Broker Dealer Regulatory Digest - February 2024

Davis Wright Tremaine LLP

Davis Wright Tremaine LLP

Editor's Note

The following newsletter provides a roundup summarizing enforcement actions, guidance, rulemakings, and other public statements taken by a federal and/or state financial services regulatory agency, specifically focusing on: (1) the source of the development (regulator, legislative body, etc.), (2) the subject matter (consumer lending, money transmission, capital markets, etc.), and (3) the general issue covered.

Regulatory Developments

  • Commodity Futures Trading Commission. Extended Public Comment Period. On February 2,2024, CFTC announced that the public comment deadline for a proposed rule to ensure that clearing member funds and assets receive proper treatment in the event the derivatives clearing organization (DCO) enters bankruptcy. The comment period was extended from February 16 until March 18, 2024.
  • Commodity Futures Trading Commission. Global Markets Advisory Committee Recommendations. On February 8, 2024, CFTC's Global Markets Advisory Committee (GMAC) formally advanced eight recommendations to CFTC to enhance the resiliency and efficiency of global markets, including U.S. Treasury markets, repo and funding markets, and commodity markets. These recommendations include: appropriately calibrated block and cap sizes under CFTC Part 43 swap data reporting rules to enhance market liquidity and financial stability; harmonization of the treatment of money market funds as eligible collateral to improve market liquidity; and best practices for exchange volatility control mechanisms to address market stress and market dislocation during periods of high volatility, among other topics.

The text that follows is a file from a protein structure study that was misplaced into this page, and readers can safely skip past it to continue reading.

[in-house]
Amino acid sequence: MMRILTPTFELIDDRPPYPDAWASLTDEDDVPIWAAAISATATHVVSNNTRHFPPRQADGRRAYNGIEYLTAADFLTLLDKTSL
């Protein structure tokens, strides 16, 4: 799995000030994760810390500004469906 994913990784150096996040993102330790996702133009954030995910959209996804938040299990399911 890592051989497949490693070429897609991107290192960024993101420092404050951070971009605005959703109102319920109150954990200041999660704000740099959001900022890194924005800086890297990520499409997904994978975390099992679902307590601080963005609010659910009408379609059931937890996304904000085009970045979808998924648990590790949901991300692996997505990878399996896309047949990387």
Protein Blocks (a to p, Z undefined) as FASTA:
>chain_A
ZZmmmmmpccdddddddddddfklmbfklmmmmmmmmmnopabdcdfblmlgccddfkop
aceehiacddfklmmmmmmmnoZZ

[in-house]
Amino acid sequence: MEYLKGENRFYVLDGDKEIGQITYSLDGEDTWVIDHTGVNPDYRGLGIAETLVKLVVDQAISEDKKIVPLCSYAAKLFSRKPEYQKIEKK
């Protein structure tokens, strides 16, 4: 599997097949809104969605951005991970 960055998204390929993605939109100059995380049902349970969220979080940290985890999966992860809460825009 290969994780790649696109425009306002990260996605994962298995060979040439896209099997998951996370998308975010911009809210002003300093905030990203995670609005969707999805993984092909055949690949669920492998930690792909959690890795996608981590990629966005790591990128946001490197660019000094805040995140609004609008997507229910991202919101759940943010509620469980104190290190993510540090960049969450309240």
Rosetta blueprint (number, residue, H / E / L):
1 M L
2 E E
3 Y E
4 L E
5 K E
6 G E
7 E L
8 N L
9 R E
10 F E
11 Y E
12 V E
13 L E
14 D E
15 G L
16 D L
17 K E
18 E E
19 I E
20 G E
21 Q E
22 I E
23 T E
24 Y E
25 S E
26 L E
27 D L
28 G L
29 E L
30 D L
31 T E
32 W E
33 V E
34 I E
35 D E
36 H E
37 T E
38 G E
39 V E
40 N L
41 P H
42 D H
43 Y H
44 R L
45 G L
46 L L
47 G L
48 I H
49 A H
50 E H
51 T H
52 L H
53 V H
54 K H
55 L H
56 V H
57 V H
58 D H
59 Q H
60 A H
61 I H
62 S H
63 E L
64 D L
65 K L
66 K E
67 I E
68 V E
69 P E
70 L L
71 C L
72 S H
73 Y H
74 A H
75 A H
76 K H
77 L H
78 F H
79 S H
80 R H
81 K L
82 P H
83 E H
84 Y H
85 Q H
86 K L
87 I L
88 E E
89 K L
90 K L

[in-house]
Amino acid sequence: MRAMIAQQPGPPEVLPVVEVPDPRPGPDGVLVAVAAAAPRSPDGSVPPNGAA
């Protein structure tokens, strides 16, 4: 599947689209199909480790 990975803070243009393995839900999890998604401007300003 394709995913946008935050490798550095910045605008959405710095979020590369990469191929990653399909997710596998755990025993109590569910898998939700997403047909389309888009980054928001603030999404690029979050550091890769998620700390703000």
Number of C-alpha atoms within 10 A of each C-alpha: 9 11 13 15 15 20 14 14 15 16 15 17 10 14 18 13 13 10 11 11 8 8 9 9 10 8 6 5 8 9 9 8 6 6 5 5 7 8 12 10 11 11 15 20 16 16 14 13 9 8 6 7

• Financial Crimes Enforcement Network. Proposed Rule to Combat Illicit Finance. On February 13, 2024, FinCEN issued a Notice of Proposed Rulemaking that would require both registered investment advisors and exempt reporting advisors to apply AML/CFT requirements pursuant to the Bank Secrecy Act (BSA), including: implementing risk-based AML/CFT programs; reporting suspicious activity to FinCEN; and fulfilling recordkeeping requirements. The proposed rule would add investment advisers to the list of businesses classified as "financial institutions" under the BSA. FinCEN is accepting comments on the proposed rule until April 15, 2024.
  • Securities and Exchange Commission. New Rules Change Definitions of Dealer and Government Securities Dealer. On February 6, 2024, SEC adopted new rules requiring market participants who engage in certain dealer roles, in particular those who take on significant liquidity-providing roles in the markets, to: register with SEC under Section 15(a) or Section 15C, as applicable; become members of a self-regulatory organization (SRO); and comply with federal securities laws and regulatory obligations and applicable SRO and Treasury rules and requirements.